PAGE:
Investors also need to be aware of the newer accounting rules adopted in 2010. Issued by the FASB are ASU 2009-16, ASU 2009-17, and ASU 2010-06.

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In the first quarter, Berkshire’s earnings were $3.6B, which is a large increase over last year’s 1Q loss of $1.5B.  Last year Berkshire wrote down the value of its ConocoPhillips investment, and saw an unrealized paper loss of $986M on its derivatives portfolio.  However, the improving economy, investment and derivative gains, as well as invetment gains related to Burlington Northern Santa Fe railroad positively affected the results.

Insurance underwriting profits and premiums increased as a whole to $226M, due to improving results primarily from Geico.

Volatile investment and derivatives gains/losses have again created large differences in the results of 1Q 2010 over 2009.  Berkshire’s gains from investments included a one time paper gain of $979M related to the acquisition of BNSF. However, aside from the investment value of BNSF, the railroad’s net income of $282M helped boost results. Berkshire also saw a $267M gain on the value of its derivatives due to an improved market environment.

An improved economy helped the manufacturing, and retail segments as income grew 85%.  However, business related to the building products group continued to be negatively affected by lower overall earnings from relatively weak residential and commercial construction activity.  The buildings products group include Acme Building Brands, Benjamin Moore, Johns Manville, Shaw, and MiTek.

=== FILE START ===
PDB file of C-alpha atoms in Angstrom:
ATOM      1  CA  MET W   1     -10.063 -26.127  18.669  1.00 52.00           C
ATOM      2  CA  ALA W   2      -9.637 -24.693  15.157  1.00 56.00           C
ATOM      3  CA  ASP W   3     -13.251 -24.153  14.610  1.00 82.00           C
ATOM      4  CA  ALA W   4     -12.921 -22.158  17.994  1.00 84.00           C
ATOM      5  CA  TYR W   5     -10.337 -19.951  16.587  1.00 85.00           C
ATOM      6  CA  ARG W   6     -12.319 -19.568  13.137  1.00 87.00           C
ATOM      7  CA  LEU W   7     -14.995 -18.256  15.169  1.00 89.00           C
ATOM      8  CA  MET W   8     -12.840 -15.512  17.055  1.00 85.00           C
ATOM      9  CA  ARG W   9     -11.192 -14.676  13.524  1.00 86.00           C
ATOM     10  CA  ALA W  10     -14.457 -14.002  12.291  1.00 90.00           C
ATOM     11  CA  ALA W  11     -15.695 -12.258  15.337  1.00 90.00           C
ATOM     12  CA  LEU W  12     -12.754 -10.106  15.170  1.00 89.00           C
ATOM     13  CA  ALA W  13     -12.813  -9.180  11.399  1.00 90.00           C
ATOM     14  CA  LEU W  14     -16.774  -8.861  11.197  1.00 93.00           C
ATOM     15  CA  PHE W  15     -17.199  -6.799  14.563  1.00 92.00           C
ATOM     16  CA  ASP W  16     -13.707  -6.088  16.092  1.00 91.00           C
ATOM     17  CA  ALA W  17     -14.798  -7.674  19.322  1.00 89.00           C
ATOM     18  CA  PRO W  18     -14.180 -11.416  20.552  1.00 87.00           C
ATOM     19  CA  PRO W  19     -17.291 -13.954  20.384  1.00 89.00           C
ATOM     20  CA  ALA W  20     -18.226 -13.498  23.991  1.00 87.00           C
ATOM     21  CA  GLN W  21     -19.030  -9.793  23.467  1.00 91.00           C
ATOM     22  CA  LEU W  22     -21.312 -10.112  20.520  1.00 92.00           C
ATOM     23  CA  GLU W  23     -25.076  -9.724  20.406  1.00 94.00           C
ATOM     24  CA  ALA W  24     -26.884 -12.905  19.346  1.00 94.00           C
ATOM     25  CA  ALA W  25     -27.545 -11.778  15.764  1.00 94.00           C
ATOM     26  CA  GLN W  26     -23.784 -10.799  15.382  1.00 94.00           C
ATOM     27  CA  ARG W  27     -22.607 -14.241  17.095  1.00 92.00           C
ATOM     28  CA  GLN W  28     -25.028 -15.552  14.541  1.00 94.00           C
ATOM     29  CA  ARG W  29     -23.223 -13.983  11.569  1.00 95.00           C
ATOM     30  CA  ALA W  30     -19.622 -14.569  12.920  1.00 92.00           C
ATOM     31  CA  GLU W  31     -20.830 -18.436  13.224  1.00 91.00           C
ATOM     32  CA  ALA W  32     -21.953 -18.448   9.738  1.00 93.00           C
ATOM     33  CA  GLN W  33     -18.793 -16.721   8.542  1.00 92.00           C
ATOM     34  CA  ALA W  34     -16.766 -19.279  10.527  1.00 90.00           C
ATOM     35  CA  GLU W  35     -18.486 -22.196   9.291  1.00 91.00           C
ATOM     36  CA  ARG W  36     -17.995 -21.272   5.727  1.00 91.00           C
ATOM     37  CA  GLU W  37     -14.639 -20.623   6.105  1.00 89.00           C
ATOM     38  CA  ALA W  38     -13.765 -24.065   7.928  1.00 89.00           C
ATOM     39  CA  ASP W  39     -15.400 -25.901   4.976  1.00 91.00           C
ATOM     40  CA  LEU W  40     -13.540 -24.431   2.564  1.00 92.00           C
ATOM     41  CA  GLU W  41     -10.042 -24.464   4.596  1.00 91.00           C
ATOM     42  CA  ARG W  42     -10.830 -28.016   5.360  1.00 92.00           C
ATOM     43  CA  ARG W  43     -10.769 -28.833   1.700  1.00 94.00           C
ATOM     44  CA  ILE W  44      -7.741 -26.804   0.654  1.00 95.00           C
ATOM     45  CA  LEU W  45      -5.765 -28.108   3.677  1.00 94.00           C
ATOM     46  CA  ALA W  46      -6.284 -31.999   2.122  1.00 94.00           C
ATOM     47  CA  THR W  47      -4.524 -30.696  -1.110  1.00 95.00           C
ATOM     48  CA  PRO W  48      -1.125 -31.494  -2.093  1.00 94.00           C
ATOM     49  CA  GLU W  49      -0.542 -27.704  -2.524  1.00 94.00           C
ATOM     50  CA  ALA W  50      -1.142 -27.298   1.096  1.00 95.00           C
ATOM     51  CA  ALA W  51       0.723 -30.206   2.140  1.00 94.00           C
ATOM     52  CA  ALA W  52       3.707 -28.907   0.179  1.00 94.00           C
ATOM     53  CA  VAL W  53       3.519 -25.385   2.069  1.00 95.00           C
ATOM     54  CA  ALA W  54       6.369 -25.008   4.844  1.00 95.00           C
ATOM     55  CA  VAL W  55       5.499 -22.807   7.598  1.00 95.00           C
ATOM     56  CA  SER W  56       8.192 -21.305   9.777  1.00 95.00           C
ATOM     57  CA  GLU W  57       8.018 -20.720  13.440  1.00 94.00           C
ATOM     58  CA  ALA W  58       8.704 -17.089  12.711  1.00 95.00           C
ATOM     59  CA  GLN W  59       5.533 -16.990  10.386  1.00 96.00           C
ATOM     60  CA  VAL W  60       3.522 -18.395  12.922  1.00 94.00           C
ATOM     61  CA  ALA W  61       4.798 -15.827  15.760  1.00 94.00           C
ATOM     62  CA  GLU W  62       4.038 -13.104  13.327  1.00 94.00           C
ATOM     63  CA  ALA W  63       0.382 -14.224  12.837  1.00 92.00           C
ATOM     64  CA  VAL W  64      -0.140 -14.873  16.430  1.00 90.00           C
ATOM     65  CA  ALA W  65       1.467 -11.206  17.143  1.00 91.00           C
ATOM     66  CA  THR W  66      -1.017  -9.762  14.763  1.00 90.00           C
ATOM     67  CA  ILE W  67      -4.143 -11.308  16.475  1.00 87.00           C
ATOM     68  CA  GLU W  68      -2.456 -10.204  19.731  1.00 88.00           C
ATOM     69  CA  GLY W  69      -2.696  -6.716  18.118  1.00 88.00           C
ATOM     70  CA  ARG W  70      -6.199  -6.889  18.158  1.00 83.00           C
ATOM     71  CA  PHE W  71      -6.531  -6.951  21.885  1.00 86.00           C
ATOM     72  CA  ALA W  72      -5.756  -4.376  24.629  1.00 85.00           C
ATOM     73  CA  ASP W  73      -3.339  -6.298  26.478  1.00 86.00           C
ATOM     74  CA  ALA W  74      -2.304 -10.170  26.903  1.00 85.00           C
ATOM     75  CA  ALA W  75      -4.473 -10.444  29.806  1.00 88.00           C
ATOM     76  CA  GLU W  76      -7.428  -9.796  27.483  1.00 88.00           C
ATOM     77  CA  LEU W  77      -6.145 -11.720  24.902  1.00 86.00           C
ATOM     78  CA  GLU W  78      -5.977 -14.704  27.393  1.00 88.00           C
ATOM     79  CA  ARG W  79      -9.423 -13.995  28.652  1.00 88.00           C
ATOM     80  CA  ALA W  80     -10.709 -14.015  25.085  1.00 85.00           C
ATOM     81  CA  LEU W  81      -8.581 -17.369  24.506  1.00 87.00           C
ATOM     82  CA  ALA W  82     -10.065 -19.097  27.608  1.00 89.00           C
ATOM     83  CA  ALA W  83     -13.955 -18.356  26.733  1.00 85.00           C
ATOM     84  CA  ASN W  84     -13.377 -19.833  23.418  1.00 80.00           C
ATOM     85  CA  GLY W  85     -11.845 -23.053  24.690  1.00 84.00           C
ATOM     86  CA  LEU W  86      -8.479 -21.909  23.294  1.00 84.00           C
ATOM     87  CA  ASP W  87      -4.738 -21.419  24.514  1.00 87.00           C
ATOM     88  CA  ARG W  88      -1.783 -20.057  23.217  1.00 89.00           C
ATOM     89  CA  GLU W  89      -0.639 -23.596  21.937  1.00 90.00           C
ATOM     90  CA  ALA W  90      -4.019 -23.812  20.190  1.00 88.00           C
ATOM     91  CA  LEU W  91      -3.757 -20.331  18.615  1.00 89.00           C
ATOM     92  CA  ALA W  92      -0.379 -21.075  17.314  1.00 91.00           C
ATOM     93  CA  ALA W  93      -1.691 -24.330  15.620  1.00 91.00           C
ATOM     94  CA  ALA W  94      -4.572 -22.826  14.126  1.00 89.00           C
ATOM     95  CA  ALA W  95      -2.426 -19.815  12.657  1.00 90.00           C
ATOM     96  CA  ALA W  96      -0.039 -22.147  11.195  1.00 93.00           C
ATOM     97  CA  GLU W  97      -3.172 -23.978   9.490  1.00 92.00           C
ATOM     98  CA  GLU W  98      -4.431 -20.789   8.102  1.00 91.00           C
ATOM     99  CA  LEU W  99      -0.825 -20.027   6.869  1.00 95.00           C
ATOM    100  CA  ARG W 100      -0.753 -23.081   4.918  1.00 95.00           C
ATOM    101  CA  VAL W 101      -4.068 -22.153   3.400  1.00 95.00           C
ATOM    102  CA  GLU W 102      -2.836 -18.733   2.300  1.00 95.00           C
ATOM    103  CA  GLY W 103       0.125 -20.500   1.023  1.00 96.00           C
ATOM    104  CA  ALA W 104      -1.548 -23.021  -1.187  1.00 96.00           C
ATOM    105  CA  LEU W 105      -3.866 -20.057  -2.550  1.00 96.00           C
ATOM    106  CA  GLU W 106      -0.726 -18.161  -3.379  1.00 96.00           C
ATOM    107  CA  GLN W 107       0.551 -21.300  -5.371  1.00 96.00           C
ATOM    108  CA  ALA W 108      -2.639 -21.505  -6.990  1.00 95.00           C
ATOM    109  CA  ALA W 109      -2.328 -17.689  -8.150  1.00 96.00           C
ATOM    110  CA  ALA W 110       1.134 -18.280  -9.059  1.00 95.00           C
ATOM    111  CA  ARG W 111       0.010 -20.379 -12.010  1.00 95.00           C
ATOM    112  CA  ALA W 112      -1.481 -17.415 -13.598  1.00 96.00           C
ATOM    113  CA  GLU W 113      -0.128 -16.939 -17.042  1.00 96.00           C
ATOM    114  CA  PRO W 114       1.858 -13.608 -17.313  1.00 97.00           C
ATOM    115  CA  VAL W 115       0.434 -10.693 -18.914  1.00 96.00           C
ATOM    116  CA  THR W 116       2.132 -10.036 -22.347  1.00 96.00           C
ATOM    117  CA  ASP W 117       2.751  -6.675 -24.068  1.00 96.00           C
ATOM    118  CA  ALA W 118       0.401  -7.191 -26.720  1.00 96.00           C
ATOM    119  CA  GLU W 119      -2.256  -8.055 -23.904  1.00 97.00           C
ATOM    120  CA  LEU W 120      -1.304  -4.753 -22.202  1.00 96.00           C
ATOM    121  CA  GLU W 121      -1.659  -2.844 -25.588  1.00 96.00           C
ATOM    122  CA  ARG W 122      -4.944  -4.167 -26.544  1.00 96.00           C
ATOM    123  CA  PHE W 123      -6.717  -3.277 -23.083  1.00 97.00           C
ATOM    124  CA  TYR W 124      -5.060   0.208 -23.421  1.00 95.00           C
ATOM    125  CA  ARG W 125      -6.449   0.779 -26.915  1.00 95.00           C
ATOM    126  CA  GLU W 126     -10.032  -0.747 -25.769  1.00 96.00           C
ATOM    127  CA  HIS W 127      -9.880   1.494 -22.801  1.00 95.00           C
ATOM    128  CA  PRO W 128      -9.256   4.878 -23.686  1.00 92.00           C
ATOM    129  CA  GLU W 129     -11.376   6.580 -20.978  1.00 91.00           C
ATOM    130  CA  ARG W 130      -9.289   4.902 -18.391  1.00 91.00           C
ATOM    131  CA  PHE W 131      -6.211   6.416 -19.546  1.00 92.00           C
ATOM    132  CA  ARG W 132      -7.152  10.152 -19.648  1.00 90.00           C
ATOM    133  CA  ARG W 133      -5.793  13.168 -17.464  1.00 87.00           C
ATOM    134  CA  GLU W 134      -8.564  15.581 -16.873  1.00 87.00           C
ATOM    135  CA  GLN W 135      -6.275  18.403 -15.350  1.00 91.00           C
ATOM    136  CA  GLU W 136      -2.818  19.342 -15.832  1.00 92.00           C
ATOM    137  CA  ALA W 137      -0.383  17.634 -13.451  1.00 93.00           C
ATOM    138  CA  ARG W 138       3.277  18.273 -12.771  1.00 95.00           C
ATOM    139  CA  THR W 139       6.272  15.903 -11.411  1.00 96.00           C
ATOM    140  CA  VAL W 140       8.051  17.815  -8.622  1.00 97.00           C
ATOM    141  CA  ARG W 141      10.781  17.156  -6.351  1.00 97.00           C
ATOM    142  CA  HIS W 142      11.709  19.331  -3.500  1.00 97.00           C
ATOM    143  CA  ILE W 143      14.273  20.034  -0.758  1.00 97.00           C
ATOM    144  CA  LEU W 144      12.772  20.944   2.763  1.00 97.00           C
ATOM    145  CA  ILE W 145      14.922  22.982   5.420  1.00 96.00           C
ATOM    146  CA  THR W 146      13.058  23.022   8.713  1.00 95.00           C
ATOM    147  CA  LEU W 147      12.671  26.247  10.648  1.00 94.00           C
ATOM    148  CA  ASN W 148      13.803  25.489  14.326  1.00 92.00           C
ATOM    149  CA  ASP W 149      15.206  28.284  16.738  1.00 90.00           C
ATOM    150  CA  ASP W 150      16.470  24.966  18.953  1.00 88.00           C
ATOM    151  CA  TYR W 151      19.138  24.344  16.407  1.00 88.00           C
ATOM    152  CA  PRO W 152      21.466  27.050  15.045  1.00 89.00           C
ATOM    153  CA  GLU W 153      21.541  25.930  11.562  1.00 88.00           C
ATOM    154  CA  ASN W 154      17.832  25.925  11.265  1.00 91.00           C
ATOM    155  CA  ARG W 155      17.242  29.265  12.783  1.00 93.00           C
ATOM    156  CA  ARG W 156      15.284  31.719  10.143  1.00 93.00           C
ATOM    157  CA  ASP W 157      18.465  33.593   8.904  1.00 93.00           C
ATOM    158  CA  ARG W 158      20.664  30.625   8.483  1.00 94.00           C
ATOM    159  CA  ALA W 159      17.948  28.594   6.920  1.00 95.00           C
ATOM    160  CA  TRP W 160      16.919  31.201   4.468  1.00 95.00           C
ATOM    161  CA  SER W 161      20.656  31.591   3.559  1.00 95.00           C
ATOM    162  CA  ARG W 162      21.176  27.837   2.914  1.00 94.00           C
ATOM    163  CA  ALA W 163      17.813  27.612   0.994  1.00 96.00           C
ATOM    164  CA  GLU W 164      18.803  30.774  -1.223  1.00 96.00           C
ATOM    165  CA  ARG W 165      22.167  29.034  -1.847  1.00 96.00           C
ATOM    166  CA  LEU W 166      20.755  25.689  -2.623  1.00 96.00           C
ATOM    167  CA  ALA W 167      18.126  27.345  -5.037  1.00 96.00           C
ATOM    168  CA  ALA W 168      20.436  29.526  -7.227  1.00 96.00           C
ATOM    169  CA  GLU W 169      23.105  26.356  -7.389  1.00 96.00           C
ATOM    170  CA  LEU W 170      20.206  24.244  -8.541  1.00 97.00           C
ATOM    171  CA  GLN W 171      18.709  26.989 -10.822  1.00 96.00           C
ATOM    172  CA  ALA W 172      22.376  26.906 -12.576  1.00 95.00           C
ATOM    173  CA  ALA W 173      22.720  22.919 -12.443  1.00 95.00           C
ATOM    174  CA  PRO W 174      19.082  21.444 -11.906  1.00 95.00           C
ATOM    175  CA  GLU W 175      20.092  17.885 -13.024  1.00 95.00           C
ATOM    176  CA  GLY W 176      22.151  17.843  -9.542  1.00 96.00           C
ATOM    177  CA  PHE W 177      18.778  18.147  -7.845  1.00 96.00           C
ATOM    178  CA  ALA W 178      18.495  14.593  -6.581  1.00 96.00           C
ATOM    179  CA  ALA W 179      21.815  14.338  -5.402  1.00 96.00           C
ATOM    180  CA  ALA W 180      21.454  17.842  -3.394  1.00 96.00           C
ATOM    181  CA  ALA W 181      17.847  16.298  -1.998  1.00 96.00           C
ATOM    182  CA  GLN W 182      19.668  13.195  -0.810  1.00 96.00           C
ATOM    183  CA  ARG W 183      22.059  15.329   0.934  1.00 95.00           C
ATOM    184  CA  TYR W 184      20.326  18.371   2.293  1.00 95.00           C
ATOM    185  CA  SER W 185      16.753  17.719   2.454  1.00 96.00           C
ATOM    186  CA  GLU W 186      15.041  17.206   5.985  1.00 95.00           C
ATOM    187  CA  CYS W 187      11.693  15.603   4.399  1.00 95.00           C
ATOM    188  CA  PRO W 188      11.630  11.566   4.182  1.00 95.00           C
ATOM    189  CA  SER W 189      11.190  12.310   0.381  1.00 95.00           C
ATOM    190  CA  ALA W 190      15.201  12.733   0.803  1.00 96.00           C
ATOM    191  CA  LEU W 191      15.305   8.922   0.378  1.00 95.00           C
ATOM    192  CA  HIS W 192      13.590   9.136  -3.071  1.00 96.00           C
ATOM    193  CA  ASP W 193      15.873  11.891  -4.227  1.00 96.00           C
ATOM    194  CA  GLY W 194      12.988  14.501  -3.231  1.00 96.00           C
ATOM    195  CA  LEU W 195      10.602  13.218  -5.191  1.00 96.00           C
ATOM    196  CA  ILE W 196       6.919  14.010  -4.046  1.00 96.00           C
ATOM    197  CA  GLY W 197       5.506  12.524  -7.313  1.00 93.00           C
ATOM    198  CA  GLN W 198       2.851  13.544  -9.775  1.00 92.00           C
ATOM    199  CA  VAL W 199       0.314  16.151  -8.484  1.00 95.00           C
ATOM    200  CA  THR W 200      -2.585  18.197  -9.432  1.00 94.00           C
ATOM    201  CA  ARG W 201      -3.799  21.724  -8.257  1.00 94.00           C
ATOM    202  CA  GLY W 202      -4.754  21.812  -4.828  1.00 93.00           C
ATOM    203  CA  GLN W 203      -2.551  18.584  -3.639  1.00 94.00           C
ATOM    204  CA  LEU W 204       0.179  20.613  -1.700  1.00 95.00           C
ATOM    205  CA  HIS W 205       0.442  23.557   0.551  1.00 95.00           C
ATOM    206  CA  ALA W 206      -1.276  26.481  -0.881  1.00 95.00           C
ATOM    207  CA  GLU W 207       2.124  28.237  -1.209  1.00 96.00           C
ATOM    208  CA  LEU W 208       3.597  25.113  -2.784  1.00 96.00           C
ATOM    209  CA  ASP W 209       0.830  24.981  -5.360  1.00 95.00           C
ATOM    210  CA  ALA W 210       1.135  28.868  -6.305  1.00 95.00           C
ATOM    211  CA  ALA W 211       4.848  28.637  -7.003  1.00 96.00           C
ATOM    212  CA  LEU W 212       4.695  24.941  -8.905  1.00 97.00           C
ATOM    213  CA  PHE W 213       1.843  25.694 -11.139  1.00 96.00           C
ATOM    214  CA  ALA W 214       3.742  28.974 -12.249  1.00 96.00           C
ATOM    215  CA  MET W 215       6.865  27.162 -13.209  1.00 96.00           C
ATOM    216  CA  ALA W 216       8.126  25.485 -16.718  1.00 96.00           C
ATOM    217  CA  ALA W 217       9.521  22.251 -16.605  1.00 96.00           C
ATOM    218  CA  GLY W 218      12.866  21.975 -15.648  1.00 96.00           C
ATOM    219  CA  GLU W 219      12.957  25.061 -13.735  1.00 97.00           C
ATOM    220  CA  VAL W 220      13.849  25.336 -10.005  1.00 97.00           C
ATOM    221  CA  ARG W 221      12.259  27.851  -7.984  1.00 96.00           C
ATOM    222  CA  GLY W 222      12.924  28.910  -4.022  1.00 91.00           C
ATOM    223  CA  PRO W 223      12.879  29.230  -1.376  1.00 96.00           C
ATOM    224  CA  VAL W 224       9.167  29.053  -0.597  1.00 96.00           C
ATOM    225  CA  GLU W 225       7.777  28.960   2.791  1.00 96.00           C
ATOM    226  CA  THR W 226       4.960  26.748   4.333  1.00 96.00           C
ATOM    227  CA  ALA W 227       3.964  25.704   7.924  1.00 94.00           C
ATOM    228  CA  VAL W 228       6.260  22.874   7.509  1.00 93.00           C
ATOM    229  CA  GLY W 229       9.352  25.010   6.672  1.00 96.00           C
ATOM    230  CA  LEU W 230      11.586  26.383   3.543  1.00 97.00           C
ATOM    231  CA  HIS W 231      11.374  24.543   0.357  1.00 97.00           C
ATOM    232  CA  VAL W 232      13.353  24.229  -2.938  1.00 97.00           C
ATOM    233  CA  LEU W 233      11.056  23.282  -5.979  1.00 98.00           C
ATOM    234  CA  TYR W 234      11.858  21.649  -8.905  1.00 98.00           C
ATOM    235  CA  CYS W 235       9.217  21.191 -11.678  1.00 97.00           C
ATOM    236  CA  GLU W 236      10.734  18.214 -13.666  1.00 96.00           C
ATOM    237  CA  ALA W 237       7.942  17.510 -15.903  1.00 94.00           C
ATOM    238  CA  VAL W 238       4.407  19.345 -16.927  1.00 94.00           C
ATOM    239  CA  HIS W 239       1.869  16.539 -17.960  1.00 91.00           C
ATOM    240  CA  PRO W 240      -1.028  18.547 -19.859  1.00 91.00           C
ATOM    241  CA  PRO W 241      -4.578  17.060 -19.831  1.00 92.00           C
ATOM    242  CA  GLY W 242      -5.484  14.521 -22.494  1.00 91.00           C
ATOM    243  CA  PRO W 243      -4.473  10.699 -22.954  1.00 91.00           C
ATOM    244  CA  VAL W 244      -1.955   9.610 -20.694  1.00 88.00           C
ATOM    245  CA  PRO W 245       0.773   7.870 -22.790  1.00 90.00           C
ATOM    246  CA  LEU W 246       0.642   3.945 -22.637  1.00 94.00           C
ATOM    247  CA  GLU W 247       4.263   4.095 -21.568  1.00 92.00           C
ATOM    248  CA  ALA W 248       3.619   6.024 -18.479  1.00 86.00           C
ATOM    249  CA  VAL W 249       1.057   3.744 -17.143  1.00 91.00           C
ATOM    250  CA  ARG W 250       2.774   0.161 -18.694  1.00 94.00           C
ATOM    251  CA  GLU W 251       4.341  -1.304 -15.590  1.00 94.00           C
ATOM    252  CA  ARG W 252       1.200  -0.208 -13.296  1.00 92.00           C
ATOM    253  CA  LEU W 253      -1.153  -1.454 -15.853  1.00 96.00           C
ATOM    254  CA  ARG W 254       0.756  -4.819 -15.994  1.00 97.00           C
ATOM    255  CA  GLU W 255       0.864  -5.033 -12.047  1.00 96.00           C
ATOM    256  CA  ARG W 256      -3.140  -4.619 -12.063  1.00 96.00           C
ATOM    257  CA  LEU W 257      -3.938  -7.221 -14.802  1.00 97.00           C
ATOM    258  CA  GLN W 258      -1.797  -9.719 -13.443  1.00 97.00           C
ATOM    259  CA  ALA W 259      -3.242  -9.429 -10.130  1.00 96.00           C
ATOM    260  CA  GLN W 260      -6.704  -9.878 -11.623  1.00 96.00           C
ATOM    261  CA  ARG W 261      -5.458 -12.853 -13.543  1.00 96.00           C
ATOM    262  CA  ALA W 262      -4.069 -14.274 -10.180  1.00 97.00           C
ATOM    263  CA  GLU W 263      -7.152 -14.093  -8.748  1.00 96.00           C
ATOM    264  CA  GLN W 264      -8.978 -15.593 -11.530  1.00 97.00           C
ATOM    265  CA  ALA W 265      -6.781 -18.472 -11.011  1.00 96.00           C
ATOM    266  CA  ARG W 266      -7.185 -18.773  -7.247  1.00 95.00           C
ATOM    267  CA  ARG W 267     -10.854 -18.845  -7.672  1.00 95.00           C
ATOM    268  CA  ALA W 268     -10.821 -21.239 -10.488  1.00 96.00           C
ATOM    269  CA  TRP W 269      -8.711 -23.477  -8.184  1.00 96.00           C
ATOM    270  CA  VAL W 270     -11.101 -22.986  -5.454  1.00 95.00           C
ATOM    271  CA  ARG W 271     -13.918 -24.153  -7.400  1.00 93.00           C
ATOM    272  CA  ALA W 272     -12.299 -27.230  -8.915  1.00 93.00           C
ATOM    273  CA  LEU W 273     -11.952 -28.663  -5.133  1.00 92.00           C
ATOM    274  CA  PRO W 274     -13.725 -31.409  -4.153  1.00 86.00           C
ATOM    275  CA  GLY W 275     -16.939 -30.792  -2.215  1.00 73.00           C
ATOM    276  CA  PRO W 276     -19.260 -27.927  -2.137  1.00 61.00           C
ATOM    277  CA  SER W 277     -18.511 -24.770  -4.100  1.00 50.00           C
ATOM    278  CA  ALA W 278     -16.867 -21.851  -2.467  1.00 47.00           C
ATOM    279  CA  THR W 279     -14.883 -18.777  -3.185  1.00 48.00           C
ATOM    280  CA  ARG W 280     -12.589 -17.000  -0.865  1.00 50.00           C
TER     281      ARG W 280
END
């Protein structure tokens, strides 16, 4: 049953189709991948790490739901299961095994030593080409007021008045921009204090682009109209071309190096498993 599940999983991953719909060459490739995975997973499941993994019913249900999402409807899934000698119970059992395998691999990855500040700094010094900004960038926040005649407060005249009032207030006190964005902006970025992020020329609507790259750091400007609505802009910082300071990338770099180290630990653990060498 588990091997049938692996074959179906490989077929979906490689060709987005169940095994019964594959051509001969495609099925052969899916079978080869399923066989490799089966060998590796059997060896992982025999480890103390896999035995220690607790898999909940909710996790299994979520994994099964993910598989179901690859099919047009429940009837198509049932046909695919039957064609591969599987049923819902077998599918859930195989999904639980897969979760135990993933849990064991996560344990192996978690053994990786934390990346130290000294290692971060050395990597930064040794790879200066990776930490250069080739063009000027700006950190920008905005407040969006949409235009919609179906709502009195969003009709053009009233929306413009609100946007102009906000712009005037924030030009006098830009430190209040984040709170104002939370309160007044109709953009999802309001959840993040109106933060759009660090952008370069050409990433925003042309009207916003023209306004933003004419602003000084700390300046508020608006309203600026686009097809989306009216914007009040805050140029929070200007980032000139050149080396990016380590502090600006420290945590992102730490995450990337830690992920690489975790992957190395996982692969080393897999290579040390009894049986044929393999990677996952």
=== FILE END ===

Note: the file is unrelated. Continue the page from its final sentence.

Berkshire’s utilities & energy businesses delivered stable results as a whole and was led by MidAmerican Energy.

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Berkshire Hathaway’s financial condition remains very strong with a balance sheet that reflects significant liquidity and a strong capital base. Consolidated shareholders’ equity increased to $147.2B, up $16.1B from the previous quarter (4Q 2009).

Consolidated cash and investments of insurance and other businesses were $139.3B.  Cash and cash equivalents of insurance and other businesses were $22.7B at the end of the quarter.

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The Berkshire Hathaway’s quarterly report can be found at the following link.  I encourage everyone to actually read it:
http://www.berkshirehathaway.com/qtrly/1stqtr10.pdf

The complete Form 13-F is not available for Berkshire’s 1Q 2010 stock holding changes.  But it shouldn’t be more than a few weeks for it to be made available to the public.

Thanks & Happy Investing!
The Investment Blogger © 2010

Author: The Investment Blogger

I’m a private investor, who developed the “function-centric investing” paradigm. I am an investor who blogs a little here and there, rather than a blogger who invests a little here and there. I'm passionate about investing and sharing investment knowledge!

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2 Comments

    • That depends on your purchase price of Berkshire. Its very likely the company itself will do well over the next 10 years, but how the stock price behaves will be a totally different story.